Affinity diagram – the result of considering audience and business needs
We receive over one million unique visitors to our two primary websites, the Bristol museum and Art Gallery museum section hosted on the Bristol City Council website and our own M Shed website. In addition to these two sites, we also have at least twenty other websites and online channels such as brerc, trip advisor, Bristol Record Office and multiple wikipedia entries. Combined, these sites also bring healthy traffic to parts of our service.
Despite having healthy traffic, it was clear that the websites had plenty of room for improvement, both for our audiences and our business needs. For example our internal processes mean that making changes is slow and awkward at best. We also regularly receive public feedback that we are missing key information and that its difficult to understand across the board. Our analytics, which measures web visits (what pages get visited, for how long and much much more!) suggests that current content and/or design is largely ineffective.
I had to write a business case for the first phase which included:
We are seeking to build a phased service-wide website for Bristol Museums, Galleries and Archives to address audience and business needs.
The website will cover all the museum sites and services and focus on evolving our currently unevenly distributed series of websites from a brochure website of static listings, and basic visitor information to a digital platform enabling audience focused tasks and service-wide digital engagement business focused on addressing our needs beyond our current constraints.
Our website properties have become a destination in their own right for our audience.
During 2012-2013 online we attracted:
- 1.1 Million unique page views (to the council section and M Shed but excludes our other sites and channels)
- 20,000 Twitter followers
- 6,500 Facebook likes
- 4,500 Mailing list subscribers
- 8% international audience
We seek to address the needs of both our existing and growing new user base by delivering digital services via the web in line with our strategic objectives. Our evaluation of our visitors through tracking, user surveys and staff feedback, identifies emerging usage trends which our current websites are failing to address to due to existing constraints.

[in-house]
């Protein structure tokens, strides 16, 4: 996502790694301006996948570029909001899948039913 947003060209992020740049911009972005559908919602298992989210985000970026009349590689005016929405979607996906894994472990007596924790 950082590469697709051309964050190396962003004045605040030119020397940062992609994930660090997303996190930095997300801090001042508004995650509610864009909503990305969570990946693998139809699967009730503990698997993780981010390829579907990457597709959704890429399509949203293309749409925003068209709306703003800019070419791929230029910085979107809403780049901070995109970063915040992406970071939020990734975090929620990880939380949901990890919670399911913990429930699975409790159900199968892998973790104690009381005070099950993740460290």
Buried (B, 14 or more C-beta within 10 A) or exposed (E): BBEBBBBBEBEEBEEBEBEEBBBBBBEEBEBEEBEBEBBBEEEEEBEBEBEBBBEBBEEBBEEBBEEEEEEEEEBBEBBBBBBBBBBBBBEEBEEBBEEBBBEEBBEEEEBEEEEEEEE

Key performance indicators demonstrate that cost per transaction, user satisfaction, task completion rates and digital take-up must be addressed as a key business need.
The project will adhere to our 8 Digital Principles: Users at the heart, evaluation, digital services, build digital skills, experiment, partnerships, sustainability and open practices which is the start of a long-term commitment to digital delivery.
I met with a small group of recommended web agencies, mostly local, and chose fffunction. We agreed our approach should:
- Be user focused
- Be open not just internally but with the public too
- Run the project in an agile way
- Make use of the build, measure, learn feedback loop
- Follow the GDS service delivery approach oulined in the Service Manual of discovery, alpha, beta and finally live
The first part of the project is called the ‘project kick-off’ and was a day with four key internal stakeholders and fffunction.
We took a look at the biggest opportunities, ideas for direction and established obvious constraints such as time, budget and resource. We produced an affinity diagram (shown in this post) and put this into a public trello for everybody to see the ideas. This formally began the project ‘discovery phase‘ which GDS describe as “A short phase, in which you start researching the needs of your service’s users, find out what you should be measuring, and explore technological or policy-related constraints. will last for 3-4 weeks and cover.
We’ll be sharing more about the project in the coming weeks.